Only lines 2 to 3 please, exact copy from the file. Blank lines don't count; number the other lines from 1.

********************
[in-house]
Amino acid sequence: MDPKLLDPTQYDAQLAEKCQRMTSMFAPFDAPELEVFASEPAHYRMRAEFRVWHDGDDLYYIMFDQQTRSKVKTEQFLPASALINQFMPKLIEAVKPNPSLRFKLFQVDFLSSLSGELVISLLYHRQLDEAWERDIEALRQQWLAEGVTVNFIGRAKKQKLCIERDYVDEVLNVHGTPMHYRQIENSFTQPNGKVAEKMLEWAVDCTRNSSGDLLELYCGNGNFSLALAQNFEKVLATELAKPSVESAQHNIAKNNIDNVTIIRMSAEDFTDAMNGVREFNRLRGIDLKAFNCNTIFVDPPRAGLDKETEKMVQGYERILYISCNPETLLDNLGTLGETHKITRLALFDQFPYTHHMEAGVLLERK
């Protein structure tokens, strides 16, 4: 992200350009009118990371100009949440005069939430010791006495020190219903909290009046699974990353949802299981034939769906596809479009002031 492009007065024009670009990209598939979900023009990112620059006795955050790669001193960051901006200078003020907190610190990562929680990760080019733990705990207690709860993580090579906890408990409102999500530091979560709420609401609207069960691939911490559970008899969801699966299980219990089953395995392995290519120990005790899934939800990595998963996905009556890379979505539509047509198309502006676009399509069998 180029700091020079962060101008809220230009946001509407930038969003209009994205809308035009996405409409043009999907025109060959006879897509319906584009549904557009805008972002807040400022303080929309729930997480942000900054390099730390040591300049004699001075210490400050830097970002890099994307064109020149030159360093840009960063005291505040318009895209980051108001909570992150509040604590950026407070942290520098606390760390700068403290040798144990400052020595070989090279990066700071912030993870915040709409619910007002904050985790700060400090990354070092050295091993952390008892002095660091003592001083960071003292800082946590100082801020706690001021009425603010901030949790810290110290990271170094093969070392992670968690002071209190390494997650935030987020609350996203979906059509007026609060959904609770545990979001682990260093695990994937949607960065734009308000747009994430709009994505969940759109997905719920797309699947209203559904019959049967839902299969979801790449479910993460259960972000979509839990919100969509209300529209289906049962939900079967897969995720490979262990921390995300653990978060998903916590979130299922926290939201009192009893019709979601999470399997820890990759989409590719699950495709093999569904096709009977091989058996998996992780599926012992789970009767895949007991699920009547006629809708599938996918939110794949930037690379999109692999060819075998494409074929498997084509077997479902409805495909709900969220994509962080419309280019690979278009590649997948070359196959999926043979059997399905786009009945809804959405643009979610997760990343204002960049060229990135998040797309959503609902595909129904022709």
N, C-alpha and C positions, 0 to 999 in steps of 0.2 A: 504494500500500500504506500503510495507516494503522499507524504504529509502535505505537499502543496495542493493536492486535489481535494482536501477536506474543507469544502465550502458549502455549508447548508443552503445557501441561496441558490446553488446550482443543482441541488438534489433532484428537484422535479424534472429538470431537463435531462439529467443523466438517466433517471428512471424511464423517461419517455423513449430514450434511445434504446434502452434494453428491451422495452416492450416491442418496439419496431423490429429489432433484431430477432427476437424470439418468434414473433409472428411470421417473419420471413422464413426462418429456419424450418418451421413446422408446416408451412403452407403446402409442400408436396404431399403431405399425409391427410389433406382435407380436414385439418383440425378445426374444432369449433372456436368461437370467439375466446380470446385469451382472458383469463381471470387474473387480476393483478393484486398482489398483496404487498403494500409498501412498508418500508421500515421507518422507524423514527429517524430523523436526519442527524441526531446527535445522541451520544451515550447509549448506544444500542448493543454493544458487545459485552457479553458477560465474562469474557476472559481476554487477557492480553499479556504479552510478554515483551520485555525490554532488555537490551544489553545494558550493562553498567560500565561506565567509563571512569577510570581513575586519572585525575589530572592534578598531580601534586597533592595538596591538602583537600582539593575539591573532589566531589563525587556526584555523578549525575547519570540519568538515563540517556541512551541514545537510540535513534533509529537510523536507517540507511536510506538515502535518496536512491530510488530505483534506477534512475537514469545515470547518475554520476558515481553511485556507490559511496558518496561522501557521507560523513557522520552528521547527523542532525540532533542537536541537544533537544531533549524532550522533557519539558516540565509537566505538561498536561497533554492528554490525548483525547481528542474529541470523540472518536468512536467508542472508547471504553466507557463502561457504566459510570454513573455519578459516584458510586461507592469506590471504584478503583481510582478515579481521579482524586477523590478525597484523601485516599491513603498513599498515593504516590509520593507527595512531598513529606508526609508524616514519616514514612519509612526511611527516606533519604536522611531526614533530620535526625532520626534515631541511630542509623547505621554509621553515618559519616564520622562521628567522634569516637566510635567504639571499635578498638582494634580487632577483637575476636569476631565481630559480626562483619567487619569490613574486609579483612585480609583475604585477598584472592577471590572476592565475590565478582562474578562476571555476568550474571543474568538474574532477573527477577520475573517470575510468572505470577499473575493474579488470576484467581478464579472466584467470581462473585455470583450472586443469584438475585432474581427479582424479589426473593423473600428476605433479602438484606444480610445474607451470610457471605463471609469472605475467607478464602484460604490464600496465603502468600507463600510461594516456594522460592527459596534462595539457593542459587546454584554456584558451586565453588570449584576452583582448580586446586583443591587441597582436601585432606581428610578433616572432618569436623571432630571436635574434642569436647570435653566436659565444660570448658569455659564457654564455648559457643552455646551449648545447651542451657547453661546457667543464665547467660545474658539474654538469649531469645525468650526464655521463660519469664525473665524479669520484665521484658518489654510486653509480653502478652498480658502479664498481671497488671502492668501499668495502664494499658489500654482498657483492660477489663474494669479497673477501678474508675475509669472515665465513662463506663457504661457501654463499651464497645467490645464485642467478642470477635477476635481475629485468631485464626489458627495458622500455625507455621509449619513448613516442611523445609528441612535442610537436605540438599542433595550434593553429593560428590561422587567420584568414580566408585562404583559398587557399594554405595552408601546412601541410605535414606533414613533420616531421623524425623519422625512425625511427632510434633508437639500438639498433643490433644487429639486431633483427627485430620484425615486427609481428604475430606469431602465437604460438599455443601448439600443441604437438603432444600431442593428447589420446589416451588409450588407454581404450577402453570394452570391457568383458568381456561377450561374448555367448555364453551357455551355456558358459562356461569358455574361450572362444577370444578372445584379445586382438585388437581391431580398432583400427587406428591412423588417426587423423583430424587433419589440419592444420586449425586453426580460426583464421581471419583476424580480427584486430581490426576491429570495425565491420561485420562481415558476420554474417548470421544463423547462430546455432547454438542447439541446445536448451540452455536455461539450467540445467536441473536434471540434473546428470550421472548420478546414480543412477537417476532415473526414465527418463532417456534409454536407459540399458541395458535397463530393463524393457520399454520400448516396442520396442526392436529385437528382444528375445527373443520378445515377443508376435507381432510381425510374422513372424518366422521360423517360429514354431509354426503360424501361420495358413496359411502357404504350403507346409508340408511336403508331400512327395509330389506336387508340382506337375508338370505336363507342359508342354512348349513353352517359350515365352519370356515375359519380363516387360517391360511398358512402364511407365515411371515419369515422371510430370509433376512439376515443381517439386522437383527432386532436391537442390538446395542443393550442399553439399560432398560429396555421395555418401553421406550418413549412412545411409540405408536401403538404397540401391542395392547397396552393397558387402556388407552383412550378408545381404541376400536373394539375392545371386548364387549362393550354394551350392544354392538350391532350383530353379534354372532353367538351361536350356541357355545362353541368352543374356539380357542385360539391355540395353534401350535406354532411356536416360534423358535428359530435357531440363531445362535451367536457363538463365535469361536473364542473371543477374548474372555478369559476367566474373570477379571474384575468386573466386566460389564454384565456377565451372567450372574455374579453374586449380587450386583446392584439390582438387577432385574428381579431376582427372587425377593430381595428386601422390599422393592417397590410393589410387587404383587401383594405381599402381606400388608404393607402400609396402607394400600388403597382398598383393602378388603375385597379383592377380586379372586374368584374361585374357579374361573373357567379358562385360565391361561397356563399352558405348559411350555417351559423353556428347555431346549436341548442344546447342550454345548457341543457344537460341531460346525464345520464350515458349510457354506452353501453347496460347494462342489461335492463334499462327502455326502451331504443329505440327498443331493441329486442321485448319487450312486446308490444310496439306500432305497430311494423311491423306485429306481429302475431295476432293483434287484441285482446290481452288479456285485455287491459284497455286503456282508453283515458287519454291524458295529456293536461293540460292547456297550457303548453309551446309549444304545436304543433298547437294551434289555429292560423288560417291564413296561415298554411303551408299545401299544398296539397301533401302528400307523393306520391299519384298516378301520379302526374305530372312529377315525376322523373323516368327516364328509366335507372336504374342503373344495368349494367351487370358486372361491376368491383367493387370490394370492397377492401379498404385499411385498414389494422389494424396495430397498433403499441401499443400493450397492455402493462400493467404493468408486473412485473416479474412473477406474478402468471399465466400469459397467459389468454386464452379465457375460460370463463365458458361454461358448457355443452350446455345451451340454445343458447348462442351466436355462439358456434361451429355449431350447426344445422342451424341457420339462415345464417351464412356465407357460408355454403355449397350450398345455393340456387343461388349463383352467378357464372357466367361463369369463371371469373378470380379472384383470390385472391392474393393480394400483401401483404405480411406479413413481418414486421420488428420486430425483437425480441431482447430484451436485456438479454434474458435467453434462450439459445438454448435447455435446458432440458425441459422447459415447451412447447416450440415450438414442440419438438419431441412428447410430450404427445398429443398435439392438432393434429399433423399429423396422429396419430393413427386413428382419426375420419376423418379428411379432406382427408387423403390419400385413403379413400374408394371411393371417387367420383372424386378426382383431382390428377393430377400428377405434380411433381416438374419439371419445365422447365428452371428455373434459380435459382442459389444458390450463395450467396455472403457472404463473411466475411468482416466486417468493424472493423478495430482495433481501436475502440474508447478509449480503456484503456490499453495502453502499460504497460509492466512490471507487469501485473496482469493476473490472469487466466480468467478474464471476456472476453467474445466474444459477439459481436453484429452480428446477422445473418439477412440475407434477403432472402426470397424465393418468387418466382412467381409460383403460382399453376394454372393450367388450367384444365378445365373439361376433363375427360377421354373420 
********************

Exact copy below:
Amino acid sequence: MDPKLLDPTQYDAQLAEKCQRMTSMFAPFDAPELEVFASEPAHYRMRAEFRVWHDGDDLYYIMFDQQTRSKVKTEQFLPASALINQFMPKLIEAVKPNPSLRFKLFQVDFLSSLSGELVISLLYHRQLDEAWERDIEALRQQWLAEGVTVNFIGRAKKQKLCIERDYVDEVLNVHGTPMHYRQIENSFTQPNGKVAEKMLEWAVDCTRNSSGDLLELYCGNGNFSLALAQNFEKVLATELAKPSVESAQHNIAKNNIDNVTIIRMSAEDFTDAMNGVREFNRLRGIDLKAFNCNTIFVDPPRAGLDKETEKMVQGYERILYISCNPETLLDNLGTLGETHKITRLALFDQFPYTHHMEAGVLLERK
């Protein structure tokens, strides 16, 4: 992200350009009118990371100009949440005069939430010791006495020190219903909290009046699974990353949802299981034939769906596809479009002031 492009007065024009670009990209598939979900023009990112620059006795955050790669001193960051901006200078003020907190610190990562929680990760080019733990705990207690709860993580090579906890408990409102999500530091979560709420609401609207069960691939911490559970008899969801699966299980219990089953395995392995290519120990005790899934939800990595998963996905009556890379979505539509047509198309502006676009399509069998 180029700091020079962060101008809220230009946001509407930038969003209009994205809308035009996405409409043009999907025109060959006879897509319906584009549904557009805008972002807040400022303080929309729930997480942000900054390099730390040591300049004699001075210490400050830097970002890099994307064109020149030159360093840009960063005291505040318009895209980051108001909570992150509040604590950026407070942290520098606390760390700068403290040798144990400052020595070989090279990066700071912030993870915040709409619910007002904050985790700060400090990354070092050295091993952390008892002095660091003592001083960071003292800082946590100082801020706690001021009425603010901030949790810290110290990271170094093969070392992670968690002071209190390494997650935030987020609350996203979906059509007026609060959904609770545990979001682990260093695990994937949607960065734009308000747009994430709009994505969940759109997905719920797309699947209203559904019959049967839902299969979801790449479910993460259960972000979509839990919100969509209300529209289906049962939900079967897969995720490979262990921390995300653990978060998903916590979130299922926290939201009192009893019709979601999470399997820890990759989409590719699950495709093999569904096709009977091989058996998996992780599926012992789970009767895949007991699920009547006629809708599938996918939110794949930037690379999109692999060819075998494409074929498997084509077997479902409805495909709900969220994509962080419309280019690979278009590649997948070359196959999926043979059997399905786009009945809804959405643009979610997760990343204002960049060229990135998040797309959503609902595909129904022709």